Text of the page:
Now that your bundle of joy has arrived, you have to make several necessary arrangements, and child care is likely one of the main concerns. Approximately 60% of new mothers are in the workforce and will return to work once they have reached the end of their maternity leave. Somehow people have fallen for the misconception that a child care center is too risky for infants. We agree that leaving your most precious treasure in the hands of others can leave new mothers feeling uneasy, however, the child care workers at Strong Start are professionals and we can assure you any parent that their child is in the best care possible.
Returning to work is going to be difficult, but it is inevitable. Now the question is whether you should enroll your infant in a child care facility, or if you should hire a babysitter. As a parent, you know what’s best for you and especially your child, and ultimately the decision is entirely yours to make—but this article is to help you see all of the benefits you and your infant will gain from child care at Strong Start Early Learning Center.
Real Program & Real Structure
Babies are born as natural sensory learners. The first year of their life is crucial to their learning development as each of their senses grows and sharpen. Strong Start’s infant care program is structured to nurture this stage in life. Infants’ requirements are fairly straightforward, however, their need for constant attention is what makes our program stand apart from a babysitter’s ability. Our certified teachers put your infant’s safety first and will tend to their every need through by actively engaging with your baby. Over time, your baby will show developmental growth in their sensory learning abilities and temperaments earlier than if a babysitter is caring for your baby.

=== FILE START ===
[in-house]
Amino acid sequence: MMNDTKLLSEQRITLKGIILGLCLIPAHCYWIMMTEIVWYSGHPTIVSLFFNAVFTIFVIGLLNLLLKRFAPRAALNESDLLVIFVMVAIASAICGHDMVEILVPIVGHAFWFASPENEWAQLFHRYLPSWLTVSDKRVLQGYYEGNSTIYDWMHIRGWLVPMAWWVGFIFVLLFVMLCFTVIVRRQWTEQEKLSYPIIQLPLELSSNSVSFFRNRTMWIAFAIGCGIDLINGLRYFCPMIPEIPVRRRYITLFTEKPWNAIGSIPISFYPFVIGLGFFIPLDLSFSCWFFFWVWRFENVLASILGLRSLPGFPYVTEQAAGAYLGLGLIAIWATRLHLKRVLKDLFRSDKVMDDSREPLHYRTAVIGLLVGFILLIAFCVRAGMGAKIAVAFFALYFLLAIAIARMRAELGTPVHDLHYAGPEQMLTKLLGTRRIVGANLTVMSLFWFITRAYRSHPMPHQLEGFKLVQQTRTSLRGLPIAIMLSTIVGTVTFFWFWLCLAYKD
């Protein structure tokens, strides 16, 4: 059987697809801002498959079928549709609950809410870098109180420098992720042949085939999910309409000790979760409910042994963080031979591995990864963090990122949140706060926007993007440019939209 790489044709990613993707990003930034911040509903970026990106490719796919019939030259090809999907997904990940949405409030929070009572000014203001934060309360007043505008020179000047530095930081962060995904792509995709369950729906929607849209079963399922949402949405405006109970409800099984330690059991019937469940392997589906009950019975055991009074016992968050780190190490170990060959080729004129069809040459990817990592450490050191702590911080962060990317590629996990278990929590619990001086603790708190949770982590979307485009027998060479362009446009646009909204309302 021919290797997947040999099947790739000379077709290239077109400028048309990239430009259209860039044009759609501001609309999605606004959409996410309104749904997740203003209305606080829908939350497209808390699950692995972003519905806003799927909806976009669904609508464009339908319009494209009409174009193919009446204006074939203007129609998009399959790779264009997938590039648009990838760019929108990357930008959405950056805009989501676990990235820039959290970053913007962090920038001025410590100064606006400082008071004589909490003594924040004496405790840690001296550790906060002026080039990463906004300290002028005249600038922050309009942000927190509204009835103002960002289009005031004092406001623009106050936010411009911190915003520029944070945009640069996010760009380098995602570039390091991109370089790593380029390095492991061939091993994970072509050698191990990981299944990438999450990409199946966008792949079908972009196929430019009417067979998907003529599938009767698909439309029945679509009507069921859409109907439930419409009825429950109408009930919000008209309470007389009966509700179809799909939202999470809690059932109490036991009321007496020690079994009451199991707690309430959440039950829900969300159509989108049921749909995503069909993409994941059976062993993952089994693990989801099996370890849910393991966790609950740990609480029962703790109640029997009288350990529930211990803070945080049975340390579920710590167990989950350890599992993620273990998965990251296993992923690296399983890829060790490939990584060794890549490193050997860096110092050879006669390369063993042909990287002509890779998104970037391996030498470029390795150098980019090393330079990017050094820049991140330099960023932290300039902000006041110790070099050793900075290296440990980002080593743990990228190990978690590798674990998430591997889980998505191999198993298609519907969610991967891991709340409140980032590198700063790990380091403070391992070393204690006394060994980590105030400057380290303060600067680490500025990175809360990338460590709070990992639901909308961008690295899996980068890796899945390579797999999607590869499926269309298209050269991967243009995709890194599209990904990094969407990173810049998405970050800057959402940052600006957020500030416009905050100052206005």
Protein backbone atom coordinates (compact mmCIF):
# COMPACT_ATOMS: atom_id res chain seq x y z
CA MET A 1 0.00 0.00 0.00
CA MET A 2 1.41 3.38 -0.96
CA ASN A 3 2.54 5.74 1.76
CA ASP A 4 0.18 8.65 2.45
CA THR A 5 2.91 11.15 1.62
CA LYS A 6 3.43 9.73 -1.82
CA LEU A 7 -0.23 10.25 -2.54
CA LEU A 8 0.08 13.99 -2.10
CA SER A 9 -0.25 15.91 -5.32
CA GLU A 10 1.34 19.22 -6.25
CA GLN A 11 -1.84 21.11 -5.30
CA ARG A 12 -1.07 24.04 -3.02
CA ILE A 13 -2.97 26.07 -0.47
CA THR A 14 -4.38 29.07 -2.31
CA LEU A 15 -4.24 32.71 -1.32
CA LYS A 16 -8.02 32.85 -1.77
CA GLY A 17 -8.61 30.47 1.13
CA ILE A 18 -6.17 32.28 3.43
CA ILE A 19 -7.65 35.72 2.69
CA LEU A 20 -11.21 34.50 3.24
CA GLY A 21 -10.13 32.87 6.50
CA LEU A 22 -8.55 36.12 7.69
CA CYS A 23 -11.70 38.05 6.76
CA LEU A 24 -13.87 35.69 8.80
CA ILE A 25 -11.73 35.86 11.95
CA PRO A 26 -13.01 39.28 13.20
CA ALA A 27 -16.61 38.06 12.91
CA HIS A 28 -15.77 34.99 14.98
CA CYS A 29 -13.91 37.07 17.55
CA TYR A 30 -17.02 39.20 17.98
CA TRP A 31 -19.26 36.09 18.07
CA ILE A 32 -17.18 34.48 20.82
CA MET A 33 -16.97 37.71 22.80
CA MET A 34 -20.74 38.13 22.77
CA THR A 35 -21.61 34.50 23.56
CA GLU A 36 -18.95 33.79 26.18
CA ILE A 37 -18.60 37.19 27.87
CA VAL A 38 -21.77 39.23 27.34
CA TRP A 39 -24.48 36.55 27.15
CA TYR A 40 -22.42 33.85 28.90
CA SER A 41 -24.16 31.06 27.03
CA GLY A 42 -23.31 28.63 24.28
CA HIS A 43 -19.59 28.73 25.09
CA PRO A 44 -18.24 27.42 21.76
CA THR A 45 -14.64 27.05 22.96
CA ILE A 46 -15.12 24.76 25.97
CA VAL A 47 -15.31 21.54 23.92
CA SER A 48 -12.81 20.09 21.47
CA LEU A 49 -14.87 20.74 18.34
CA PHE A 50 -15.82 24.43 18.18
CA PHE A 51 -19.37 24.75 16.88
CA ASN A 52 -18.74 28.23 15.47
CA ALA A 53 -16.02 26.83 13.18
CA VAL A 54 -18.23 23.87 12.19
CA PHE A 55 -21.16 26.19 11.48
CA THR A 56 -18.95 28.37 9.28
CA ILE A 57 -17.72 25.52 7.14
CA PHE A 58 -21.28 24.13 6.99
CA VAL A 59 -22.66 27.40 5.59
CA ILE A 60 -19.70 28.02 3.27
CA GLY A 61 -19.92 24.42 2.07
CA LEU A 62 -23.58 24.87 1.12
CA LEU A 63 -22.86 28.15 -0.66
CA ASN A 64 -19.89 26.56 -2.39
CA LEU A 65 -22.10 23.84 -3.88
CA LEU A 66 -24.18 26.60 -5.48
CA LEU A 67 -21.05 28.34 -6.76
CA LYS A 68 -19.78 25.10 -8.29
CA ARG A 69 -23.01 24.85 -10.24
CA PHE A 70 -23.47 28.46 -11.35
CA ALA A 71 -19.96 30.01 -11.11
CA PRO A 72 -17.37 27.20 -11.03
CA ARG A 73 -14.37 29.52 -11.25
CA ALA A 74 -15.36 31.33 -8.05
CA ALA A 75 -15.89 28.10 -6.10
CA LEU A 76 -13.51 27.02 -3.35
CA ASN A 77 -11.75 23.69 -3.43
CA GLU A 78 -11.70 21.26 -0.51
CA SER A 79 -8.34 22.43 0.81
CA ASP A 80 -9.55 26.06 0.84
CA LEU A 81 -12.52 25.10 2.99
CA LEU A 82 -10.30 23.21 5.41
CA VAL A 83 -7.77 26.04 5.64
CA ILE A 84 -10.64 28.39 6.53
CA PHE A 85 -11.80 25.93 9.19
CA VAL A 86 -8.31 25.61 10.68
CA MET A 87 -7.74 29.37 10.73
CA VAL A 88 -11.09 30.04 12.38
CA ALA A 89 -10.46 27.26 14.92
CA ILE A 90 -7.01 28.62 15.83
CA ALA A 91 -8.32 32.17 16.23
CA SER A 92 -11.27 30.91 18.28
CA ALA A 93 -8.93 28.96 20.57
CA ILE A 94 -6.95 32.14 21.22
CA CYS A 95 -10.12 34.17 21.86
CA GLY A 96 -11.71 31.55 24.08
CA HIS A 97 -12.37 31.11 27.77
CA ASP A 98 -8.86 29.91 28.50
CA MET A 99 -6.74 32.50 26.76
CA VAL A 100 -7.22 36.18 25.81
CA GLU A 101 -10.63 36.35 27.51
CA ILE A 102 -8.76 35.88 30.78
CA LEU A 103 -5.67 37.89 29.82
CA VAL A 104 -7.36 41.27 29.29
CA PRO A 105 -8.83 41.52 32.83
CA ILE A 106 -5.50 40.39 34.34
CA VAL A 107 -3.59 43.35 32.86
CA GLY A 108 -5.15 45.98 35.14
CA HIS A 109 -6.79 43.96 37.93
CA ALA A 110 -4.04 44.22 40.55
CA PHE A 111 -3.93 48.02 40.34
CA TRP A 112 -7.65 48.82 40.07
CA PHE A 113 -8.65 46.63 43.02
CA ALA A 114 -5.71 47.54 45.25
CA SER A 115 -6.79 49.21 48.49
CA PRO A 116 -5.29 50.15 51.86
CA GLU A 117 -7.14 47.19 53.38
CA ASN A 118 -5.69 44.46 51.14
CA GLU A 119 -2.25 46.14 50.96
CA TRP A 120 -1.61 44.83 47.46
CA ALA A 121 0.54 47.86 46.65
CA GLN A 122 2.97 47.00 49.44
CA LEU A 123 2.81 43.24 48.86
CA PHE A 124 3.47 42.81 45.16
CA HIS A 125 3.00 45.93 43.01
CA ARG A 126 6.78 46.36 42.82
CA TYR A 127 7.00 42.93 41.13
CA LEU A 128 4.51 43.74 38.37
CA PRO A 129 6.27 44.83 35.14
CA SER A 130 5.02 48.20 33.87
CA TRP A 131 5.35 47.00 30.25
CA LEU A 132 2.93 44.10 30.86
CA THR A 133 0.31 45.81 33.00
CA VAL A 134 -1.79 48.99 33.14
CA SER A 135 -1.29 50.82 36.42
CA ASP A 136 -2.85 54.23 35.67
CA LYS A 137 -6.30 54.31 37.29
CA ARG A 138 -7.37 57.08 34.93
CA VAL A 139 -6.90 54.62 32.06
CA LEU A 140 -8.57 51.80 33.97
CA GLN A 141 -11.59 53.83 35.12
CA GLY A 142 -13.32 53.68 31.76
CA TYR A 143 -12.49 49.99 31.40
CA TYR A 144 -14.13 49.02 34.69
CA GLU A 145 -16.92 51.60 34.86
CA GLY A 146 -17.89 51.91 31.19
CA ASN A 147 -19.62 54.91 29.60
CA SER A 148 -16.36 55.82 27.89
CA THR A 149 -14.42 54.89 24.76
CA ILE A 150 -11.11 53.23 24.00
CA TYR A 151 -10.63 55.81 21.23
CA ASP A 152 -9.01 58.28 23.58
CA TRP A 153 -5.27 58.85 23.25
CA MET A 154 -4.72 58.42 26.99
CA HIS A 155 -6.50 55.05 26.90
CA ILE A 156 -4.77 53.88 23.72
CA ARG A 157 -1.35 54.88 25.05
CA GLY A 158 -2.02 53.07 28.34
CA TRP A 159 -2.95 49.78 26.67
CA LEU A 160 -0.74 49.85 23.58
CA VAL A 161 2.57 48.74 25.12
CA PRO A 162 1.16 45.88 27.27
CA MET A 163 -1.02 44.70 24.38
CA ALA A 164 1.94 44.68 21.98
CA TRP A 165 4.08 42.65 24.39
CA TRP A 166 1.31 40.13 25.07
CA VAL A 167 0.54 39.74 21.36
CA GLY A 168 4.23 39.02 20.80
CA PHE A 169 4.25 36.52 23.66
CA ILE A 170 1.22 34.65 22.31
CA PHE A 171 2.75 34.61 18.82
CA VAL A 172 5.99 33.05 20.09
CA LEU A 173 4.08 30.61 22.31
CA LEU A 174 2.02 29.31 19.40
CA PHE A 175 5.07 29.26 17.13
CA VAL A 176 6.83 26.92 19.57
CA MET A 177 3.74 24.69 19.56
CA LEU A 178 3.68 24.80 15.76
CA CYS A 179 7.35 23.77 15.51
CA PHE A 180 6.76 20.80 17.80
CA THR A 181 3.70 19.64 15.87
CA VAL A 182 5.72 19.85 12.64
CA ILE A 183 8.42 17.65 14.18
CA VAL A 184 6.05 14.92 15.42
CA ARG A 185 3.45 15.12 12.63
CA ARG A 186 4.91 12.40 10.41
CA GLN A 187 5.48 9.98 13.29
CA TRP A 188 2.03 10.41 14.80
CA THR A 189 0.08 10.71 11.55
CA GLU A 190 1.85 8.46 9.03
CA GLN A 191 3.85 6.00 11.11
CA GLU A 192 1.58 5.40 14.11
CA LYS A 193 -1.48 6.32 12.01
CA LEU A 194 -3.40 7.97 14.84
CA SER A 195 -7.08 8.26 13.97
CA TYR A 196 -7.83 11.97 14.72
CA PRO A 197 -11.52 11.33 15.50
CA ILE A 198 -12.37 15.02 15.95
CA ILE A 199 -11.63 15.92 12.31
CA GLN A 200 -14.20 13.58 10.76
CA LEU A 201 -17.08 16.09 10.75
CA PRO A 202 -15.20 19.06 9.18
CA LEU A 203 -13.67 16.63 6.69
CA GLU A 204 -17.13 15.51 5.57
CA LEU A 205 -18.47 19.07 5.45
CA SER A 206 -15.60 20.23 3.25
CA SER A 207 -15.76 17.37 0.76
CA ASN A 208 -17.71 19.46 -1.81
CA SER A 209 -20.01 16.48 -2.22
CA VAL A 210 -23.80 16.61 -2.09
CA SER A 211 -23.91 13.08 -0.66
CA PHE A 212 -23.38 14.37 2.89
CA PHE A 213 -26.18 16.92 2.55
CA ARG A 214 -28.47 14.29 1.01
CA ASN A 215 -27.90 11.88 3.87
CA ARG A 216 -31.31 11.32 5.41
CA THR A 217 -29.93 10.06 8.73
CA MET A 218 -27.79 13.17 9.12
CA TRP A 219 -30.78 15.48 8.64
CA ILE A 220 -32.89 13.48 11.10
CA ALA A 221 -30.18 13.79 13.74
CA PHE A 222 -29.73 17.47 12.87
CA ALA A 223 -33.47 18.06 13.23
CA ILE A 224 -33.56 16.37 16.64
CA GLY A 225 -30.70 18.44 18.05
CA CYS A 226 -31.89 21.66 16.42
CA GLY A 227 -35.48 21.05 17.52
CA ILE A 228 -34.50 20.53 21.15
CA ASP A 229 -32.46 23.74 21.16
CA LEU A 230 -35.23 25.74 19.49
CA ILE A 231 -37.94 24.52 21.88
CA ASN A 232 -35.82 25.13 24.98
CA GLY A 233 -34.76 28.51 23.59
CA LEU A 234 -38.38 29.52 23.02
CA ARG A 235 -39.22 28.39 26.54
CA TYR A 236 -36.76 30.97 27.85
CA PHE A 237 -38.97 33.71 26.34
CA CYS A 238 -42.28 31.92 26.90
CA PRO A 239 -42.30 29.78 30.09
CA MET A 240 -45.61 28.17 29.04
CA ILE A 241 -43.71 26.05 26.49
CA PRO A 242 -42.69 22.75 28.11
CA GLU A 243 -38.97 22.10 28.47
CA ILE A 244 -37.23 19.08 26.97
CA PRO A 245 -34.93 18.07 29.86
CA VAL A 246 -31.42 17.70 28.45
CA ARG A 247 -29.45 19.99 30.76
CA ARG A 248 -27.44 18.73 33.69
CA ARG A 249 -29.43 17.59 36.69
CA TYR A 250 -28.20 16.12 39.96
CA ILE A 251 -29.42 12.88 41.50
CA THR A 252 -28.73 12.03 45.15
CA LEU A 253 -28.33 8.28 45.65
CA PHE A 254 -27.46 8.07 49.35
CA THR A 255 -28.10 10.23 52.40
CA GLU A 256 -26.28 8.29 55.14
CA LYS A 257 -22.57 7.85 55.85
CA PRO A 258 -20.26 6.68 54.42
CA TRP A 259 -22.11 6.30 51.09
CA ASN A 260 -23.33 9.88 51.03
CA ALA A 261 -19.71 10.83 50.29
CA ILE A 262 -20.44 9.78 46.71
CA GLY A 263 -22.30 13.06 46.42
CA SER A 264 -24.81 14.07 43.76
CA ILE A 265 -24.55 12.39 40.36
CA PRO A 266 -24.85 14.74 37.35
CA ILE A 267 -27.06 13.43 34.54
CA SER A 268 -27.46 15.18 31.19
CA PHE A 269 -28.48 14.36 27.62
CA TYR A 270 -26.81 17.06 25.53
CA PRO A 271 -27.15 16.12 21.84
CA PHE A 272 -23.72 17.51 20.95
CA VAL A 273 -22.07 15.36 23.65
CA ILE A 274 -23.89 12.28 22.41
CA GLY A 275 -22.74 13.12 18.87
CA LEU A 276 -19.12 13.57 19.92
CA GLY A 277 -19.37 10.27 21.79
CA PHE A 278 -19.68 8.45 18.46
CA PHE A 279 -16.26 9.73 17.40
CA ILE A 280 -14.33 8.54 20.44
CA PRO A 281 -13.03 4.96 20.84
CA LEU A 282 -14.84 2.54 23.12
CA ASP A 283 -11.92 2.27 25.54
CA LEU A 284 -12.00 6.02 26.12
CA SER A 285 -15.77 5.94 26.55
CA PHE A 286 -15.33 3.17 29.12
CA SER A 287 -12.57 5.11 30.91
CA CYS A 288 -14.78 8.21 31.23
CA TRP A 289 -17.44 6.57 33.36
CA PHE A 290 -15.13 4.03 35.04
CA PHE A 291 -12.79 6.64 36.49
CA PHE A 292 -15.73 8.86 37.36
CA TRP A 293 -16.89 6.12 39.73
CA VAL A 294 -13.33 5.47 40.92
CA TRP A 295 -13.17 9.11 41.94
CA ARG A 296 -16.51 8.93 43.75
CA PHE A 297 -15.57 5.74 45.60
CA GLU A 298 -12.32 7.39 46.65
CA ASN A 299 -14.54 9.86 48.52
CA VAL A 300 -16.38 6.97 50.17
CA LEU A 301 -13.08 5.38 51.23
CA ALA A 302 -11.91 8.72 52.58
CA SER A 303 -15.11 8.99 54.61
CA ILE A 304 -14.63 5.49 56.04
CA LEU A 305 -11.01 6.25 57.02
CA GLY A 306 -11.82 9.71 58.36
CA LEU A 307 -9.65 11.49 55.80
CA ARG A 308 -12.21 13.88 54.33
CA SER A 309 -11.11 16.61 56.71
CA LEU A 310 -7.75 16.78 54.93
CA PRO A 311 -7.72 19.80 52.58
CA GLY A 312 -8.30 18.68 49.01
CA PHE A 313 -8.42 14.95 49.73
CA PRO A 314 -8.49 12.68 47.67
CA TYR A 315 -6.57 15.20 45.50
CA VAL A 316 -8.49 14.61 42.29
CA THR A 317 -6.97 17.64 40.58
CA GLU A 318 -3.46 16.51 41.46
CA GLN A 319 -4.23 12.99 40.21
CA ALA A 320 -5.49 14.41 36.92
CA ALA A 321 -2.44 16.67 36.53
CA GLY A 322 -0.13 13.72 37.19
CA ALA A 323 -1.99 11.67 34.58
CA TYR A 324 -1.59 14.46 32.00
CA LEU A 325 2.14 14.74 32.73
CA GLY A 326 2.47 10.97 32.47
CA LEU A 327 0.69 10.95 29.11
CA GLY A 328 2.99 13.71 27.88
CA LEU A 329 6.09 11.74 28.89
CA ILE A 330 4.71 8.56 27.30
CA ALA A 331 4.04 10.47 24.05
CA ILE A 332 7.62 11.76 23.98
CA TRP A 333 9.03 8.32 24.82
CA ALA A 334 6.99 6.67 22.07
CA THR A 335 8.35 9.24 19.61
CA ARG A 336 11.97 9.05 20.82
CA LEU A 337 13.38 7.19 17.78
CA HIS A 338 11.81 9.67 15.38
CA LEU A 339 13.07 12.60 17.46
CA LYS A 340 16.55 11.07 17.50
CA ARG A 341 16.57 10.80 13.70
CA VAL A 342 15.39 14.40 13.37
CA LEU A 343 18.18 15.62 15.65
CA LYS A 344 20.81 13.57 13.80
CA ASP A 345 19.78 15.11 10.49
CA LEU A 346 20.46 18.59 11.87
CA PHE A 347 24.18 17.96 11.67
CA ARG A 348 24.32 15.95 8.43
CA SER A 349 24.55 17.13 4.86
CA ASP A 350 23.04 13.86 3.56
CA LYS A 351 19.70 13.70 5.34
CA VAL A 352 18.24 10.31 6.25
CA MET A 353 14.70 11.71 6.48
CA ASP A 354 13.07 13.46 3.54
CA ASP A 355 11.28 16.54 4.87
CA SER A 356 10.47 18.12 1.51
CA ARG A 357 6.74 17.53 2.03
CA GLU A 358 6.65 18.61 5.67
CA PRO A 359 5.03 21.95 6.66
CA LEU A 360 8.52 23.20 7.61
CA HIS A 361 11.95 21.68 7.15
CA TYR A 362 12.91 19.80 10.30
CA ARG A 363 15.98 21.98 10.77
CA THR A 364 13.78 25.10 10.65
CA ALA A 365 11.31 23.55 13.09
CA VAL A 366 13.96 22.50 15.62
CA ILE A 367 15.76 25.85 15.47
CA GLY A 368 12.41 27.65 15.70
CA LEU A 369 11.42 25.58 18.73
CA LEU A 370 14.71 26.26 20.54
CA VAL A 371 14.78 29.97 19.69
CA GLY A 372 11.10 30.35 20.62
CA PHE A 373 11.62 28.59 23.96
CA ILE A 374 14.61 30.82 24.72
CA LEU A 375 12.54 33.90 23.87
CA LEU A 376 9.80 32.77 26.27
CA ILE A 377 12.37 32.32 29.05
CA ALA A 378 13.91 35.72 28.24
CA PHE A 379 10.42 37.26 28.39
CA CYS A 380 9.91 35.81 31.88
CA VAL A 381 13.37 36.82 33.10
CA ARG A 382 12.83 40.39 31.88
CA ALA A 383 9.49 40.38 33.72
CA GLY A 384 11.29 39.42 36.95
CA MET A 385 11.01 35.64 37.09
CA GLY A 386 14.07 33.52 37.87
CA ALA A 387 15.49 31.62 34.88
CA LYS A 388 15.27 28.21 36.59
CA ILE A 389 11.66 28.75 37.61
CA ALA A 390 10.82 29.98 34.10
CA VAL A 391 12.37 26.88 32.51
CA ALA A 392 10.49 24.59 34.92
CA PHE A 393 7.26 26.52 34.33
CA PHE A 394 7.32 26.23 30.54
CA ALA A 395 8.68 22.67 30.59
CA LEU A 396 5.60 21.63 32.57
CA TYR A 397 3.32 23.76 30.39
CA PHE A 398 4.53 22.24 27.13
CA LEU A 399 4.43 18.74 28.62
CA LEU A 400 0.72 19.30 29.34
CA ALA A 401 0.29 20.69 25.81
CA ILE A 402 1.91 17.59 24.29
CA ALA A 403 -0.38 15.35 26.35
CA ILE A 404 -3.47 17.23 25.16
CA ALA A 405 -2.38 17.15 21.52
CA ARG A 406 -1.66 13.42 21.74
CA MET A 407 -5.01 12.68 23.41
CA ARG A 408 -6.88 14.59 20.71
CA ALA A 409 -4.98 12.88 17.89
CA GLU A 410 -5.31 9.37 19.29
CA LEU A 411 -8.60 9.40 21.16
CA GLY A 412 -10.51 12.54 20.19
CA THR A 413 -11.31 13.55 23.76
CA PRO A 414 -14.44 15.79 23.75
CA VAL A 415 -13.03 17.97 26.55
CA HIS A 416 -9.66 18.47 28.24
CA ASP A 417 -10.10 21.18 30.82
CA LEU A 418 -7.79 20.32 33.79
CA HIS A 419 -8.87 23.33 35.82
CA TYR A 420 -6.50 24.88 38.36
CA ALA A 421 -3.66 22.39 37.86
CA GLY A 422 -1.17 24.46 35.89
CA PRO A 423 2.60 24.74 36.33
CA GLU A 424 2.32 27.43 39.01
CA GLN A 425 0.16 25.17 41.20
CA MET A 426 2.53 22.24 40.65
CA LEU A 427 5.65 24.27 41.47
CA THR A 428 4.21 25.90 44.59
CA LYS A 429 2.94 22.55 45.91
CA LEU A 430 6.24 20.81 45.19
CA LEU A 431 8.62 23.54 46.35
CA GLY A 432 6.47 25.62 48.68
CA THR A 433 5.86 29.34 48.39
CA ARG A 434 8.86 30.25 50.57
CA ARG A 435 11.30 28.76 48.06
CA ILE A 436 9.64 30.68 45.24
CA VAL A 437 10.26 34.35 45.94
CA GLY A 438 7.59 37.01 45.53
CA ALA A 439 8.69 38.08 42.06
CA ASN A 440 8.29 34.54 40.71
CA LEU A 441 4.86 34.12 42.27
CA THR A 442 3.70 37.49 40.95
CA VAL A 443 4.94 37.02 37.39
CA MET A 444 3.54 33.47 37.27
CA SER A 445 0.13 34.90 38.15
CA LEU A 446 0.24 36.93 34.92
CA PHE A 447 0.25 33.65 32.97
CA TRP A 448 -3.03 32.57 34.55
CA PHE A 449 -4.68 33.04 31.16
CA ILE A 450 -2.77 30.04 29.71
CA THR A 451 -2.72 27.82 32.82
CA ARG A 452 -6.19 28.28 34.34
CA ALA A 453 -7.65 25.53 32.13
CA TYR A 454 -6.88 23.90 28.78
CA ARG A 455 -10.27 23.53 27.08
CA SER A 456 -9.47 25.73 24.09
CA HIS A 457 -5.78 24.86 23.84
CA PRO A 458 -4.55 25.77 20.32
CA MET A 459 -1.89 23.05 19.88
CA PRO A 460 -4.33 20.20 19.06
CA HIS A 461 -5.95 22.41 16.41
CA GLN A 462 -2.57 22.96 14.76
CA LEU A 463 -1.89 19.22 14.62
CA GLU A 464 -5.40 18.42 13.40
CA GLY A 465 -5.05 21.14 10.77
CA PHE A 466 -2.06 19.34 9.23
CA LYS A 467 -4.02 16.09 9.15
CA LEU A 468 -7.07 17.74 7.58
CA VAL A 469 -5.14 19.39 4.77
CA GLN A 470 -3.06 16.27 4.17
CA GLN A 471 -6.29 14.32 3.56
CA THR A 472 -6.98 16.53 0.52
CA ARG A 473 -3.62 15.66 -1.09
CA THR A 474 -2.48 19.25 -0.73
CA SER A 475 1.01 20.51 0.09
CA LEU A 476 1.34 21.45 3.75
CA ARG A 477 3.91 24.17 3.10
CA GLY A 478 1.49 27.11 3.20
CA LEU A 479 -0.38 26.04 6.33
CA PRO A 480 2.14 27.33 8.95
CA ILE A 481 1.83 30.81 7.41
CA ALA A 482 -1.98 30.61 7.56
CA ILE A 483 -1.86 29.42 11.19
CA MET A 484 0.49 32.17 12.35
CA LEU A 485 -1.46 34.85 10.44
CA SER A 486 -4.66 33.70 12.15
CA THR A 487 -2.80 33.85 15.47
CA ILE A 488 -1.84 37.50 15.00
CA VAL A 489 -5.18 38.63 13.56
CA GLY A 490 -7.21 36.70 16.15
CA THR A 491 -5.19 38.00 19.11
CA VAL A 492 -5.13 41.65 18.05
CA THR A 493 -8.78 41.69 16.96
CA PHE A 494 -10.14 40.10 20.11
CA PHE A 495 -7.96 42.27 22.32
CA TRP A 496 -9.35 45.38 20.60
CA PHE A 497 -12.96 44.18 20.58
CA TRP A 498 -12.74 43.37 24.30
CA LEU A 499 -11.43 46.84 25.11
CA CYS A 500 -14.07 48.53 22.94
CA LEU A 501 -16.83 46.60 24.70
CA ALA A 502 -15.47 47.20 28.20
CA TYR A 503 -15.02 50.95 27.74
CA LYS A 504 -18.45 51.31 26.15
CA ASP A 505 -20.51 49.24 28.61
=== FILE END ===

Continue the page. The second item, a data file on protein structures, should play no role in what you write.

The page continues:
We are in no way discrediting the caretaking abilities of a babysitter; they simply may not have the capacity or training to be able to stimulate your newborn and proactively engage with them as an instructor at a daycare facility would.
Age Appropriate Care
An infant’s needs are drastically different than the needs of a toddler. At child care centers like Strong Start Early Learning Center, we provide care to children based on their age. Children are placed together in rooms with other children their age, with teachers that are trained and best suited to teach this phase in life. Feedings, naps, and play times are easier when the rest of the children are on the same schedule.
A family home caregiver that babysits for a mixture of infants, toddlers, and young children isn’t able to give the child the tools they need to grow to their full potential during this phase. Additionally, children that start out in infant care together are likely to stay together throughout their time at Strong Start Early Learning Center which strengthens their social abilities.
Confident Babies, Confident Parents
Moms and dads can drop off their infants easier to caregivers that they can trust and rely on to report their baby’s developmental milestones and daily activities. Strong Start Early Learning Center actively informs families on a regular basis to recap how their infant’s day went, as well as schedule quarterly progress meetings to discuss our observations and how you can implement changes at home. Additionally, we offer online services to keep parents updated on upcoming events, classroom learning paths, and other important news to help parents feel confident that they left their infant in great hands.
Strong Start Early Learning Center understands the difficulty parents have leaving their child—no matter how old—and return to work. We have carefully and strategically structured our child care programs to reassure parents their children are being cared for by the best childcare professionals, in our safe and secure facility that will allow your child to thrive through every development phase of their young lives. Safety and security is our number one priority, but we have found a way to successfully teach young minds as they grow and nurture their learning through an inquiry-based curriculum.